His poor dad would say, “I can’t invest, I have no money.” Meanwhile, his rich dad would look for opportunities to invest time to start a business to make money, or find additional sources of income.
My wife and I took Kiyosaki’s advice and started investing in cash flowing investments, such as real estate syndications.
We’ve now been able to take more time off as other streams of income are being created.
#3 The rich focus on their asset columns while everyone else focuses on their income statements
McDonalds is a MASSIVE real estate empire.
Founder Ray Kroc didn’t realize this early on until he hired someone to take a look at his books to find out why his business was bleeding money.
He was told, “Mr. Kroc, you’re NOT in the burger business. You’re in the REAL ESTATE business. You build an empire on the land upon which that BURGER is cooked.“
After hearing this, he then understood that the land and location of each franchise were the most significant factors of his success.
“The long-term rich build their asset column first,” Kiyosaki writes. “Then the income generated from the asset column buys their luxuries. The poor and middle class buy luxuries with their own sweat, blood, and children’s inheritance.”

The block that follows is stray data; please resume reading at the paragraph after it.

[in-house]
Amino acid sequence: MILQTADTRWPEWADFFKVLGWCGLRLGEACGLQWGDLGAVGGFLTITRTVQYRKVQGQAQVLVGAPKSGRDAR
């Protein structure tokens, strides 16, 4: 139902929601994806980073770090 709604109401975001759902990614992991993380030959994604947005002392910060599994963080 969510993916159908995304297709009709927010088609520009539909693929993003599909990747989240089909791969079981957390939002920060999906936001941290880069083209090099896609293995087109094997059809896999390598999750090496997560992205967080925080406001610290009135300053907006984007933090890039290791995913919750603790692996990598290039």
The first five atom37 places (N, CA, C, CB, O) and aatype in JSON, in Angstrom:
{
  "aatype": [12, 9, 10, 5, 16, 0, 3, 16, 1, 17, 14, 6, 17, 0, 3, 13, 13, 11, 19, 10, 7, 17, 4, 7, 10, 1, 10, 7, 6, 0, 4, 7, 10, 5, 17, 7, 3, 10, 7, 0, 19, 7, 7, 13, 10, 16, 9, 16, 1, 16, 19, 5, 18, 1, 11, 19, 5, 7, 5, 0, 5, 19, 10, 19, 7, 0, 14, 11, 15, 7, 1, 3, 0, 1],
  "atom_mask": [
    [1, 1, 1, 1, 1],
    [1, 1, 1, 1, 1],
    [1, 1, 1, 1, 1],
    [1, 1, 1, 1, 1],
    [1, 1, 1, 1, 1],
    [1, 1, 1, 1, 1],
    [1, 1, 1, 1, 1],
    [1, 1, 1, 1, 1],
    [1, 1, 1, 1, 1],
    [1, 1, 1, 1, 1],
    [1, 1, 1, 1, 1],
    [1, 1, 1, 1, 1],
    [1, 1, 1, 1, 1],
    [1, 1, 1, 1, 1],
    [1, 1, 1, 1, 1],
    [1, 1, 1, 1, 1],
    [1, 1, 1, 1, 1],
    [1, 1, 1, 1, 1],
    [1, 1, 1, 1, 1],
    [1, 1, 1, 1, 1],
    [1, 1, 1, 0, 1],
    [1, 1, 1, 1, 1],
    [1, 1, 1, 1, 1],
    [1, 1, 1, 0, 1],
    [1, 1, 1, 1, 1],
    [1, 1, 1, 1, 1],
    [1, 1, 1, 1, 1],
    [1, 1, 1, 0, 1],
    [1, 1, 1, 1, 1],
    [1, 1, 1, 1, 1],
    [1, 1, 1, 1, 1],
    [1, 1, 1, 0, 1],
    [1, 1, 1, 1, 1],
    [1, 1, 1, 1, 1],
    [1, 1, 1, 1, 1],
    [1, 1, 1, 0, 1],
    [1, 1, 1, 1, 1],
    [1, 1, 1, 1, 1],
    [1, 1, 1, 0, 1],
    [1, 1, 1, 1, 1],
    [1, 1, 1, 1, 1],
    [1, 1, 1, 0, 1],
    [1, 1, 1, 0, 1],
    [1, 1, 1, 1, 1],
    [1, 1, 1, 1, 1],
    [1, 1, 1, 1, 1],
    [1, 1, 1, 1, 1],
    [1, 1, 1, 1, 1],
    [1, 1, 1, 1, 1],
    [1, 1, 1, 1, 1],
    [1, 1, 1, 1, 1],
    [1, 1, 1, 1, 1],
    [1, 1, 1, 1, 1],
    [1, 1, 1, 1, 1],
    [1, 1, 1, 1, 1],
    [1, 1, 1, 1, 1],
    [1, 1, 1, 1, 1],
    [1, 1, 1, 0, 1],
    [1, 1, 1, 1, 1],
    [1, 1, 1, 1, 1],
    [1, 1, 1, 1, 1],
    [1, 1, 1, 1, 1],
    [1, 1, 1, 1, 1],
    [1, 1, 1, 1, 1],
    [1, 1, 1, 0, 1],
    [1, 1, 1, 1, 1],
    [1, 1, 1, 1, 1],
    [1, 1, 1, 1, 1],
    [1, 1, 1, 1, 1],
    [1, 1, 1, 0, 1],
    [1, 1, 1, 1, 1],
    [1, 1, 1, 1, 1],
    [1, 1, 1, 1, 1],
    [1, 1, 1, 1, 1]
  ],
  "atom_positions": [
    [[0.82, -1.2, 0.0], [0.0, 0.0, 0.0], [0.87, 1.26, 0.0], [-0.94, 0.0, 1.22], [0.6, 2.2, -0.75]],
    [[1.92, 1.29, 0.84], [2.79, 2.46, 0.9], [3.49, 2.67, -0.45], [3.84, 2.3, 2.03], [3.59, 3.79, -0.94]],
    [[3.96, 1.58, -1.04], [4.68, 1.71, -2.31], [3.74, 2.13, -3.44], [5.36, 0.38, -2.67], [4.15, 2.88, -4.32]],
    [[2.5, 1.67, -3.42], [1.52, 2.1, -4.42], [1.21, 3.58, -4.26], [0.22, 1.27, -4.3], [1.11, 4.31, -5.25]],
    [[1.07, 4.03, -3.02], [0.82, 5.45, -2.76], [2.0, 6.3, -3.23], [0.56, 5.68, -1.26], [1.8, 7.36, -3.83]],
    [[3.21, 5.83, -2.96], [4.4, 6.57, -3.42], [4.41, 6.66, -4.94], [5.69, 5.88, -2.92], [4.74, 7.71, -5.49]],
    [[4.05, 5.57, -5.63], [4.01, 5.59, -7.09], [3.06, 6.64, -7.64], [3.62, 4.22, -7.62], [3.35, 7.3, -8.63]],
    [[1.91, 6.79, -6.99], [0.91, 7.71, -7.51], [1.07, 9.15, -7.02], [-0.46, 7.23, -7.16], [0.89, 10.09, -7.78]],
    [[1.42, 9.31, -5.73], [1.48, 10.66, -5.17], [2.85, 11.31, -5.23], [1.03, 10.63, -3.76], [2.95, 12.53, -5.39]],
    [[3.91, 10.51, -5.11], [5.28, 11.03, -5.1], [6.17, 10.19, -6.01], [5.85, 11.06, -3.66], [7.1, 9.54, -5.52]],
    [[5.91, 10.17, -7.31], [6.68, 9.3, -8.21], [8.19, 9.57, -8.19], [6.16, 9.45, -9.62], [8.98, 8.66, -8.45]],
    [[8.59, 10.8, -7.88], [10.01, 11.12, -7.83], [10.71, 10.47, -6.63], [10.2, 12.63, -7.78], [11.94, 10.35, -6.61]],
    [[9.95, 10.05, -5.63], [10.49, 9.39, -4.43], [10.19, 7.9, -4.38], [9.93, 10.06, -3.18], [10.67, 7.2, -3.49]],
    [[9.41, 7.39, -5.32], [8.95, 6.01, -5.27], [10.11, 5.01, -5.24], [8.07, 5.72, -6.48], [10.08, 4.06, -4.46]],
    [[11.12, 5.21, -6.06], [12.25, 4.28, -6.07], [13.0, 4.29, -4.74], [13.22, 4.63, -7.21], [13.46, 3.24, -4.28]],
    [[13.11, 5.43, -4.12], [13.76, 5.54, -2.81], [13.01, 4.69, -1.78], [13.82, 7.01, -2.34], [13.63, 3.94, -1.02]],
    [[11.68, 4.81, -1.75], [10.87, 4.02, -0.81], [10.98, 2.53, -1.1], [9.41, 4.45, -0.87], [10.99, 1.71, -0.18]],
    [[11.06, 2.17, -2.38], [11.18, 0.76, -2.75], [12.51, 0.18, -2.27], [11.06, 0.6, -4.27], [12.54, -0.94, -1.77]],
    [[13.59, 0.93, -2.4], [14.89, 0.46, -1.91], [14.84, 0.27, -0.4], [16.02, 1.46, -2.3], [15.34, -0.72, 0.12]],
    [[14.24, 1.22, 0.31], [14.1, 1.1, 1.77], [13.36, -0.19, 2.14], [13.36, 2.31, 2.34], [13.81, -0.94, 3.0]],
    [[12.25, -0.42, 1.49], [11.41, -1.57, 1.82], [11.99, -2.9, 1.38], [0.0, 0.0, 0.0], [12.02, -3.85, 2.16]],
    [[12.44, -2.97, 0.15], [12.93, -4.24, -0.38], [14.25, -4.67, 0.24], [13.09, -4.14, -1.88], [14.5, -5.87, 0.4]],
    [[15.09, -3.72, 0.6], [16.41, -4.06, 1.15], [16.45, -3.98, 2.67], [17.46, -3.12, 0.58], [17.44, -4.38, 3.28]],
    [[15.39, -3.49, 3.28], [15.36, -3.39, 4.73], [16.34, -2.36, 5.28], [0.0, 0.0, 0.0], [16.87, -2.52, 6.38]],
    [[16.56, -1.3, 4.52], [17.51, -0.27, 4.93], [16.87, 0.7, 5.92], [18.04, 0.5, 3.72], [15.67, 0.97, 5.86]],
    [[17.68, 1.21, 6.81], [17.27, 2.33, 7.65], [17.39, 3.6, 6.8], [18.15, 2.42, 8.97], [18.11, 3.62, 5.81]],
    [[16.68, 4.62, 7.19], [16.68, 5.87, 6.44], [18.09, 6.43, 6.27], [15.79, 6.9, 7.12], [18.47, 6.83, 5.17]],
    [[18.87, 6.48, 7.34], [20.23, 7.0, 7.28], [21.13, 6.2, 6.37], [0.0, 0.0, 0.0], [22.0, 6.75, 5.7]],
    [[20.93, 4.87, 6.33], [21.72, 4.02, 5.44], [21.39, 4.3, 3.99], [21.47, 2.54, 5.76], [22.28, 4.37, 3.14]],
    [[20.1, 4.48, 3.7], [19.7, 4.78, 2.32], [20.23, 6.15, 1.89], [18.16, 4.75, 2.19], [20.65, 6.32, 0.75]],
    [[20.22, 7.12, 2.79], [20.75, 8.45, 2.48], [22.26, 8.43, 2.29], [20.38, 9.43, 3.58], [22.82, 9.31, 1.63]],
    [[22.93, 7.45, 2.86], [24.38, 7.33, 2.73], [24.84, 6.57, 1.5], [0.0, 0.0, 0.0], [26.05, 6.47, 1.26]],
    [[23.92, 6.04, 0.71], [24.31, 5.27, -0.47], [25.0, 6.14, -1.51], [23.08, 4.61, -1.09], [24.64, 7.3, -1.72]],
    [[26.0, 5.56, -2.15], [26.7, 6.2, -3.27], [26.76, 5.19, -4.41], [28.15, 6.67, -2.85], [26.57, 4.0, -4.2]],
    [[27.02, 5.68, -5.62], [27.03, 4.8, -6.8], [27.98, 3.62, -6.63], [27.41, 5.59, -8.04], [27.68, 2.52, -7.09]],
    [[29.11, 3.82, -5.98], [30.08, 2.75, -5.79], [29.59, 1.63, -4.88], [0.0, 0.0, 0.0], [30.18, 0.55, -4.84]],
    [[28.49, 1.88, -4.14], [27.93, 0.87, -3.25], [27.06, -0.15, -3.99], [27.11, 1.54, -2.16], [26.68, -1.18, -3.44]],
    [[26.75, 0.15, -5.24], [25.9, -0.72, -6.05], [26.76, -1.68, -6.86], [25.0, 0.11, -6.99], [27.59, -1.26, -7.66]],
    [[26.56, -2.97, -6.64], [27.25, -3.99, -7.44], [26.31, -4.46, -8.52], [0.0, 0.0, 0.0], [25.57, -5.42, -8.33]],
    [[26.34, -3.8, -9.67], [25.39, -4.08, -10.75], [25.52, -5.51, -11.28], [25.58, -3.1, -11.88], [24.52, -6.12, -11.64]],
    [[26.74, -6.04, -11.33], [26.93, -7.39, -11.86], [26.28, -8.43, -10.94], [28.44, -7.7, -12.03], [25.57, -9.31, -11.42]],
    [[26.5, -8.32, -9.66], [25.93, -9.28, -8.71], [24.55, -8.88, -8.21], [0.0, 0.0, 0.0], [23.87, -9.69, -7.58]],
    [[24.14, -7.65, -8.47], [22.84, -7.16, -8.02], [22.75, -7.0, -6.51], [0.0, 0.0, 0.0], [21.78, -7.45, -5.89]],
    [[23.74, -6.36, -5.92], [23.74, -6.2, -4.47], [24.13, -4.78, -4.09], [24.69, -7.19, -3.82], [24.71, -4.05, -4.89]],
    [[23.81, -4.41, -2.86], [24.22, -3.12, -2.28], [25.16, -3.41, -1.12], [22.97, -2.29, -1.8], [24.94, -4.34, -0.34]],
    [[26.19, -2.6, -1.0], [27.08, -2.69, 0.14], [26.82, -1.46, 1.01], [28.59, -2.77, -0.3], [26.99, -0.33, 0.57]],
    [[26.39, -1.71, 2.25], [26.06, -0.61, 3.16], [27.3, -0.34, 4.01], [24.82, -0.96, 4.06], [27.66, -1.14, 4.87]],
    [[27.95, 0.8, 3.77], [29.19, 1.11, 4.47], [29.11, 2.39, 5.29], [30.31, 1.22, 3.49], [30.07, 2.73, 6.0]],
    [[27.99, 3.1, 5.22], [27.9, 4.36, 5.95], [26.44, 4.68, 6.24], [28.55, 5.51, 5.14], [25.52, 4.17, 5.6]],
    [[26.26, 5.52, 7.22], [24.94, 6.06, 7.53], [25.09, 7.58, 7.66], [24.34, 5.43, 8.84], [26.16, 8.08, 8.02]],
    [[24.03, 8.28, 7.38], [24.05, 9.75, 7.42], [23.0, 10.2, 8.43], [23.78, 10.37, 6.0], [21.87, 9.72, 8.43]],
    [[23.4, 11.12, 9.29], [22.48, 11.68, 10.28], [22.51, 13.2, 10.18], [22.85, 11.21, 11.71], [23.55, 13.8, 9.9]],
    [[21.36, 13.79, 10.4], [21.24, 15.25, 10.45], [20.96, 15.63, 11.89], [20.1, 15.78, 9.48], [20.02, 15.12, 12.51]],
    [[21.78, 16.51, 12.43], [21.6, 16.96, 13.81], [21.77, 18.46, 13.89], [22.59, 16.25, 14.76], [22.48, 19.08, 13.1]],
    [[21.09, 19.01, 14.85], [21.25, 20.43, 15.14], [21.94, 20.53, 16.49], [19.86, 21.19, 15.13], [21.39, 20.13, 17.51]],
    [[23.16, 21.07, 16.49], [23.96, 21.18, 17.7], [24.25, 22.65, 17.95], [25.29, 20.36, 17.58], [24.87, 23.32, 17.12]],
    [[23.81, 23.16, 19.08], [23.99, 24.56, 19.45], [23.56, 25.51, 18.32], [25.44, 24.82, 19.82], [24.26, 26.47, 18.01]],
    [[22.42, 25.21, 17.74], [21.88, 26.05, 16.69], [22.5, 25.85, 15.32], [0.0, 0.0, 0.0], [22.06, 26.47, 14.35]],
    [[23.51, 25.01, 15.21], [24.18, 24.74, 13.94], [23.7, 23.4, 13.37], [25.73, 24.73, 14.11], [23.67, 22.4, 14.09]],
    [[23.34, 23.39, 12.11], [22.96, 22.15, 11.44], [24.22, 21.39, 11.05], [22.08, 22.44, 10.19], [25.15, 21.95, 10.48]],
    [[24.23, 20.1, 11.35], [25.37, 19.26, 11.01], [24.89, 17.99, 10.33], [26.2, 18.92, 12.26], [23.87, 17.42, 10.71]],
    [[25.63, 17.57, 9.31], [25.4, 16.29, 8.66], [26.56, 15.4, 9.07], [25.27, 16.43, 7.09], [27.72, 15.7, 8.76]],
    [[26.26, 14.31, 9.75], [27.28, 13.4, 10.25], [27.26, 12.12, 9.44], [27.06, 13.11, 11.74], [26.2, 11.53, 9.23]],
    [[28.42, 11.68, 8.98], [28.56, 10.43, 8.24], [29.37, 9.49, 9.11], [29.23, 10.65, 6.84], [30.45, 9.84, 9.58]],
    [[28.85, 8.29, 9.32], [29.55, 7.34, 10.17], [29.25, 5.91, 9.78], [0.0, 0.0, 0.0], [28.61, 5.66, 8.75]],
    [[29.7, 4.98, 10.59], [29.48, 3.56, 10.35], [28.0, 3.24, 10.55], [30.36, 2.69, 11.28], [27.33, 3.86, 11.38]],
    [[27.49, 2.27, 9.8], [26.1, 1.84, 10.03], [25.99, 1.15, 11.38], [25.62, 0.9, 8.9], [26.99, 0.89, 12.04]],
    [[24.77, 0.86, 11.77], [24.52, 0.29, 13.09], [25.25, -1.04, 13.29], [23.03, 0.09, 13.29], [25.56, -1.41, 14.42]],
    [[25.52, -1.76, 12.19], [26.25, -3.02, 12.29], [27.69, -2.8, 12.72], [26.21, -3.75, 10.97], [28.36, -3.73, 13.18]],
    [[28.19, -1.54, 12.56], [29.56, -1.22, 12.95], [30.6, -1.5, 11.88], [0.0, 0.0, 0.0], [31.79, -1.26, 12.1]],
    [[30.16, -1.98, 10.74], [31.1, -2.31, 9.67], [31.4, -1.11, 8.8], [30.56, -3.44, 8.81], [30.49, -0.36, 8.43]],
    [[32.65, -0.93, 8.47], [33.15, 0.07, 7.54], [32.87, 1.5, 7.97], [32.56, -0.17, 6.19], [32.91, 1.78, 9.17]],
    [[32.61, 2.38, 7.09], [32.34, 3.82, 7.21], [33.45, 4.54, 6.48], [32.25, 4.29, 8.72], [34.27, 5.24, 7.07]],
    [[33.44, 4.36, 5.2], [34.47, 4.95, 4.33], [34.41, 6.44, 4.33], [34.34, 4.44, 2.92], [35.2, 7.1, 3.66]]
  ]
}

#4 Corporations are the biggest secret of the rich
Rich people understand how the tax system works and search for opportunities to make the tax laws work for them.
They understand how by setting up corporations can lower their overall tax rate vs the individual (employee) that works for a corporation.
One of the main differences is how business owners and investors with corporations such as C Corps, S Corps, or LLCs pay taxes to how most people pay tax:
Business owners with a corporate structure:
- Pay taxes
Employees who work for corporations:
- Pay taxes
Notice that employees spend their money post-tax and pay MORE in taxes, while business owners earn and spend before paying tax.